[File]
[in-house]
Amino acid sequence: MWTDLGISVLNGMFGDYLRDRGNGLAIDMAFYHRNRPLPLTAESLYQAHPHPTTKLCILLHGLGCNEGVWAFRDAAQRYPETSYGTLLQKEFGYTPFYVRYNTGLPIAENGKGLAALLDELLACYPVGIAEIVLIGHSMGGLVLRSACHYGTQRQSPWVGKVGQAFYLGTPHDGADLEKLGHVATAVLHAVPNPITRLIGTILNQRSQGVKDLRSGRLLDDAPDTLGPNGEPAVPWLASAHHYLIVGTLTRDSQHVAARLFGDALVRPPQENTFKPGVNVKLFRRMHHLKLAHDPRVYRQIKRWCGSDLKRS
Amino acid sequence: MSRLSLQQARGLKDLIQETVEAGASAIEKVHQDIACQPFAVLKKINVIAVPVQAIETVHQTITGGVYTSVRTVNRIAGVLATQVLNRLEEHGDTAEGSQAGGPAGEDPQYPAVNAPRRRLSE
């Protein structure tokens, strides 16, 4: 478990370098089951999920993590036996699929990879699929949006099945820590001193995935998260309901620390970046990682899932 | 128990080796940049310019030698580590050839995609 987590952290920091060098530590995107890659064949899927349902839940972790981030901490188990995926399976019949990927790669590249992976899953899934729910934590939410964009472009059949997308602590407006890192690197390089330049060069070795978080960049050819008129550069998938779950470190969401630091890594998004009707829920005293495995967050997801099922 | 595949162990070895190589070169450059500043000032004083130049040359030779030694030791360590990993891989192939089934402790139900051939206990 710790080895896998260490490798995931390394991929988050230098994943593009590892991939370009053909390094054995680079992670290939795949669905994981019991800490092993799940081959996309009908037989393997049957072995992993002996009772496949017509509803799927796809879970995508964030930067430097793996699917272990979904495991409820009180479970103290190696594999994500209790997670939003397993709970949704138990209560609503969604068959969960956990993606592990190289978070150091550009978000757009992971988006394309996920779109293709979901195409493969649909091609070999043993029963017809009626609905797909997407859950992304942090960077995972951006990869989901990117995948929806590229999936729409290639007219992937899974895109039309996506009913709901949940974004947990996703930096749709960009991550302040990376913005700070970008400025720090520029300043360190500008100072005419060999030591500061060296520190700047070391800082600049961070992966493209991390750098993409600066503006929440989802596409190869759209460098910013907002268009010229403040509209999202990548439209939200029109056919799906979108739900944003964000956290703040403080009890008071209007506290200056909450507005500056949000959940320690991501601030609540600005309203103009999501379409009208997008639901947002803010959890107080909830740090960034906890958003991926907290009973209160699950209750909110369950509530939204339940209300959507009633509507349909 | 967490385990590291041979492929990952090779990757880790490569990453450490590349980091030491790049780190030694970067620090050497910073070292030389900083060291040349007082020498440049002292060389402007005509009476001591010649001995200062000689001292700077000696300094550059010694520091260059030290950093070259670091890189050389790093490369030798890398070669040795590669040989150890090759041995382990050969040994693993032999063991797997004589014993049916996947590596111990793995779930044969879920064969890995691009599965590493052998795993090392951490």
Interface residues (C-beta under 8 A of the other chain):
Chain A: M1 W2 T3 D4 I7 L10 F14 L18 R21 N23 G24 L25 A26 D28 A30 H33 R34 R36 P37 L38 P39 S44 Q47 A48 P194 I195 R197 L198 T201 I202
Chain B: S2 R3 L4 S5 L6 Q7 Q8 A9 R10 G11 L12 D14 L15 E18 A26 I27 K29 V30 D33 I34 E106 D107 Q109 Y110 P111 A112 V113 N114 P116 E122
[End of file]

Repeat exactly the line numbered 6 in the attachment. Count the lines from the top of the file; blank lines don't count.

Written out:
Chain A: M1 W2 T3 D4 I7 L10 F14 L18 R21 N23 G24 L25 A26 D28 A30 H33 R34 R36 P37 L38 P39 S44 Q47 A48 P194 I195 R197 L198 T201 I202